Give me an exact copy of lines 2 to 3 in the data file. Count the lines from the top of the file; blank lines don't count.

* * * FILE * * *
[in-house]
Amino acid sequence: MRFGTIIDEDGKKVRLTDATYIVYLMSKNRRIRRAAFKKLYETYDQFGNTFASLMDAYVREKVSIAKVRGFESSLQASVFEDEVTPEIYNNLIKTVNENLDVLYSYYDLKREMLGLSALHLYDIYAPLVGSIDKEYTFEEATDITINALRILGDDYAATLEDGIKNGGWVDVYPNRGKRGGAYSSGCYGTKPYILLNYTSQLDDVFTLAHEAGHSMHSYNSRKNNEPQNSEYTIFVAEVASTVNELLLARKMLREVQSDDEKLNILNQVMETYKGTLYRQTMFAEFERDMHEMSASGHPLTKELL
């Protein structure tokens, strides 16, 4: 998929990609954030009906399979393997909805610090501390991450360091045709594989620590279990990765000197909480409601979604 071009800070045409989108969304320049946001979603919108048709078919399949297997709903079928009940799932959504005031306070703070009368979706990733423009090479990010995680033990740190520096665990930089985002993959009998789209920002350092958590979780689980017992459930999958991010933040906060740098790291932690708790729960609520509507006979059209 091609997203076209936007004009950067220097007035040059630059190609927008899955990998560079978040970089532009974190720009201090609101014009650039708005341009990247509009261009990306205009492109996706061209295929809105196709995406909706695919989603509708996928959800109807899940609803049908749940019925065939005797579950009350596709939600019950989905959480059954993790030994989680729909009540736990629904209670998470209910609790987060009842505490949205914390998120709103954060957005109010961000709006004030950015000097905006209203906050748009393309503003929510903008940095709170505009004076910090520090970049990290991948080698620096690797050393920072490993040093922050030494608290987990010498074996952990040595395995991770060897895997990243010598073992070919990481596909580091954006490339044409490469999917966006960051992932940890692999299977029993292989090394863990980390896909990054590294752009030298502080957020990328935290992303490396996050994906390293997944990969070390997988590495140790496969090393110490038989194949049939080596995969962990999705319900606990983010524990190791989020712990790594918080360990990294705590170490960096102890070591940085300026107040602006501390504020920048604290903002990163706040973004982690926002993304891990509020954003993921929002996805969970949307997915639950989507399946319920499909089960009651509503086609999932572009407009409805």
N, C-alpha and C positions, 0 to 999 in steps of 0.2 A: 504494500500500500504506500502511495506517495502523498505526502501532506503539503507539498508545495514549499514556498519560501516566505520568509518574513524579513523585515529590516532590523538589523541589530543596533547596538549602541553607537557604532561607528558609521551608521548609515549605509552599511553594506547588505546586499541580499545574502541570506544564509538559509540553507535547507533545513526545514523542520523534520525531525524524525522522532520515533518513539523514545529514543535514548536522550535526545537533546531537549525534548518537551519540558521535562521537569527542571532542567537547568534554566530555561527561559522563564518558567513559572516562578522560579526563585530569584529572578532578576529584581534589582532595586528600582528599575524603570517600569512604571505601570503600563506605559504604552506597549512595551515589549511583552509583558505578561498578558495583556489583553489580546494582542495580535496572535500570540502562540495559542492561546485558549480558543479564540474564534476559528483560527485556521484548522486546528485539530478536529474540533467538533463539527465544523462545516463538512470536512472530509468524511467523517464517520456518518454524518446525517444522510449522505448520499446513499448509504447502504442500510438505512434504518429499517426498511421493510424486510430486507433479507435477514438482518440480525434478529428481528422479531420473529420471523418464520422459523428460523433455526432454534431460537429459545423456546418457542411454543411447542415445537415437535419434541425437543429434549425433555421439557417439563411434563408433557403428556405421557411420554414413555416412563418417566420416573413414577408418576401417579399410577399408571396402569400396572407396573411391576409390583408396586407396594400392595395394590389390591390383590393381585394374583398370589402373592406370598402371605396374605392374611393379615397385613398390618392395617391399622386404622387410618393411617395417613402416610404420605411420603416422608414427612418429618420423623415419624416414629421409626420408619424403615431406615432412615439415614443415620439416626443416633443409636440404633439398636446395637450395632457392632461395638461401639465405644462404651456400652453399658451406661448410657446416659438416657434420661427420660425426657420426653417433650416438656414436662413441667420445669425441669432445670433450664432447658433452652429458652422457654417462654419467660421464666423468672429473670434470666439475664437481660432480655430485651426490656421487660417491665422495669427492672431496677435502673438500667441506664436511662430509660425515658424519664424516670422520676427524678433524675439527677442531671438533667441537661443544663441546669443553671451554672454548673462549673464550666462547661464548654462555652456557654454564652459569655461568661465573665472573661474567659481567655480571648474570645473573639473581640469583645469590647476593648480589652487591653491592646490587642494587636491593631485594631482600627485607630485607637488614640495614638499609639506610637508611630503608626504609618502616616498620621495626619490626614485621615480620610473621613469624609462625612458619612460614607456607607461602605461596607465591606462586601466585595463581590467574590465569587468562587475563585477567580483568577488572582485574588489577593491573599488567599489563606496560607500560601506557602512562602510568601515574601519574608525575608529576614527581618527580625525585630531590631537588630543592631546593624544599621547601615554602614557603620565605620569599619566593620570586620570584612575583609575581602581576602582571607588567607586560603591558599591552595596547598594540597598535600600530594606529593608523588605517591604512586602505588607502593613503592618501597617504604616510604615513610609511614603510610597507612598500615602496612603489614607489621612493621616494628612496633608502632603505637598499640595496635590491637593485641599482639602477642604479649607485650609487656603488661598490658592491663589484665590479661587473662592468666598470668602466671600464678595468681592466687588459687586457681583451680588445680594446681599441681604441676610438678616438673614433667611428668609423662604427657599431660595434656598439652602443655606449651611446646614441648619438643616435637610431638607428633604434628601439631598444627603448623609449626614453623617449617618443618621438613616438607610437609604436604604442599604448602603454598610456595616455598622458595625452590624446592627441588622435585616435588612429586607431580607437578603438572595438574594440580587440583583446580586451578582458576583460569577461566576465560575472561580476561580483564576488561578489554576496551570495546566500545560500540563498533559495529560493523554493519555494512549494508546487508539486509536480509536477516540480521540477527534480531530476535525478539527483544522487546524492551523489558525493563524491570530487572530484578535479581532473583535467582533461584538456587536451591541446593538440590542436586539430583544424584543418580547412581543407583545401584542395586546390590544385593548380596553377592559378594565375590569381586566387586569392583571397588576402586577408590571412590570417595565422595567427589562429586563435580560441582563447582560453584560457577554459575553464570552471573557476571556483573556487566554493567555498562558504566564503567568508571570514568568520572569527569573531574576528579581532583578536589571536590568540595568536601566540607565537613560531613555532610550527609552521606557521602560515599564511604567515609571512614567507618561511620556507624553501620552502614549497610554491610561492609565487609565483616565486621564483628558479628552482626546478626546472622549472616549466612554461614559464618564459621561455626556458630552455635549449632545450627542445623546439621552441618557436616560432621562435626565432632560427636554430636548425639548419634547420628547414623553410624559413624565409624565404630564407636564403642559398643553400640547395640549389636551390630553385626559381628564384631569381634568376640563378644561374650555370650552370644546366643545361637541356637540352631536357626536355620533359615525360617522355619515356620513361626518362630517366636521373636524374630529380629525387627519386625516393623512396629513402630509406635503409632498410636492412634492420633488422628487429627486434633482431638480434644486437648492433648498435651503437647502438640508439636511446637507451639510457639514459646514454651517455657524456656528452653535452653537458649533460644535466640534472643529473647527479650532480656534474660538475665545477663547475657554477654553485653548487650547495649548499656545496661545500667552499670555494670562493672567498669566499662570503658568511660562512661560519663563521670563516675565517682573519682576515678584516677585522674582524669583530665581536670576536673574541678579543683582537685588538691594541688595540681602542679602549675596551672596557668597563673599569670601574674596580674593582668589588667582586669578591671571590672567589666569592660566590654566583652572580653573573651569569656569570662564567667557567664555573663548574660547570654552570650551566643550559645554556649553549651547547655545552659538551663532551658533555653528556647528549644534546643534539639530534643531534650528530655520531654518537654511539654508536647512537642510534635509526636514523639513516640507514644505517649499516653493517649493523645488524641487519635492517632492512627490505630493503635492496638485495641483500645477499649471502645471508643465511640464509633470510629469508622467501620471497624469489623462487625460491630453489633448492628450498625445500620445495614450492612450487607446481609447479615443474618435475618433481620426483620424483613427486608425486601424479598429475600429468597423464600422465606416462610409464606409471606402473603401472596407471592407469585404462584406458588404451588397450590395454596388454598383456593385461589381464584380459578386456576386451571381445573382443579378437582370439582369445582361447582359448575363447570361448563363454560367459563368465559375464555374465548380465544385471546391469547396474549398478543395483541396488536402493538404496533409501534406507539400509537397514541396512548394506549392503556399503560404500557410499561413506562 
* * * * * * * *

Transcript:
Amino acid sequence: MRFGTIIDEDGKKVRLTDATYIVYLMSKNRRIRRAAFKKLYETYDQFGNTFASLMDAYVREKVSIAKVRGFESSLQASVFEDEVTPEIYNNLIKTVNENLDVLYSYYDLKREMLGLSALHLYDIYAPLVGSIDKEYTFEEATDITINALRILGDDYAATLEDGIKNGGWVDVYPNRGKRGGAYSSGCYGTKPYILLNYTSQLDDVFTLAHEAGHSMHSYNSRKNNEPQNSEYTIFVAEVASTVNELLLARKMLREVQSDDEKLNILNQVMETYKGTLYRQTMFAEFERDMHEMSASGHPLTKELL
């Protein structure tokens, strides 16, 4: 998929990609954030009906399979393997909805610090501390991450360091045709594989620590279990990765000197909480409601979604 071009800070045409989108969304320049946001979603919108048709078919399949297997709903079928009940799932959504005031306070703070009368979706990733423009090479990010995680033990740190520096665990930089985002993959009998789209920002350092958590979780689980017992459930999958991010933040906060740098790291932690708790729960609520509507006979059209 091609997203076209936007004009950067220097007035040059630059190609927008899955990998560079978040970089532009974190720009201090609101014009650039708005341009990247509009261009990306205009492109996706061209295929809105196709995406909706695919989603509708996928959800109807899940609803049908749940019925065939005797579950009350596709939600019950989905959480059954993790030994989680729909009540736990629904209670998470209910609790987060009842505490949205914390998120709103954060957005109010961000709006004030950015000097905006209203906050748009393309503003929510903008940095709170505009004076910090520090970049990290991948080698620096690797050393920072490993040093922050030494608290987990010498074996952990040595395995991770060897895997990243010598073992070919990481596909580091954006490339044409490469999917966006960051992932940890692999299977029993292989090394863990980390896909990054590294752009030298502080957020990328935290992303490396996050994906390293997944990969070390997988590495140790496969090393110490038989194949049939080596995969962990999705319900606990983010524990190791989020712990790594918080360990990294705590170490960096102890070591940085300026107040602006501390504020920048604290903002990163706040973004982690926002993304891990509020954003993921929002996805969970949307997915639950989507399946319920499909089960009651509503086609999932572009407009409805």